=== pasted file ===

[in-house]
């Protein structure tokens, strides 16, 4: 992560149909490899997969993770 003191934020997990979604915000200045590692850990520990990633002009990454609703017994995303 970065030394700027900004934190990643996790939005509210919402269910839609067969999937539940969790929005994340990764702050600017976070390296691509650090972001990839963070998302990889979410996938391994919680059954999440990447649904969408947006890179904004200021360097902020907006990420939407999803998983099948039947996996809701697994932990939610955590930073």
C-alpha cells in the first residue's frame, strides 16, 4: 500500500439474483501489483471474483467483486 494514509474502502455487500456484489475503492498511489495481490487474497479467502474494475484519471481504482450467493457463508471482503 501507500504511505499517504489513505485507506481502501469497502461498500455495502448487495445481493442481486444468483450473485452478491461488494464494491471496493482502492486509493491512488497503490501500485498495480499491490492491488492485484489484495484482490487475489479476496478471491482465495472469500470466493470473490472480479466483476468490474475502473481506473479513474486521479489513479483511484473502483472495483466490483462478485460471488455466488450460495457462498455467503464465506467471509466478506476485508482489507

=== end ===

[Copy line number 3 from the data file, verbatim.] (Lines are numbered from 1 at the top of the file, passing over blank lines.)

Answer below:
C-alpha cells in the first residue's frame, strides 16, 4: 500500500439474483501489483471474483467483486 494514509474502502455487500456484489475503492498511489495481490487474497479467502474494475484519471481504482450467493457463508471482503 501507500504511505499517504489513505485507506481502501469497502461498500455495502448487495445481493442481486444468483450473485452478491461488494464494491471496493482502492486509493491512488497503490501500485498495480499491490492491488492485484489484495484482490487475489479476496478471491482465495472469500470466493470473490472480479466483476468490474475502473481506473479513474486521479489513479483511484473502483472495483466490483462478485460471488455466488450460495457462498455467503464465506467471509466478506476485508482489507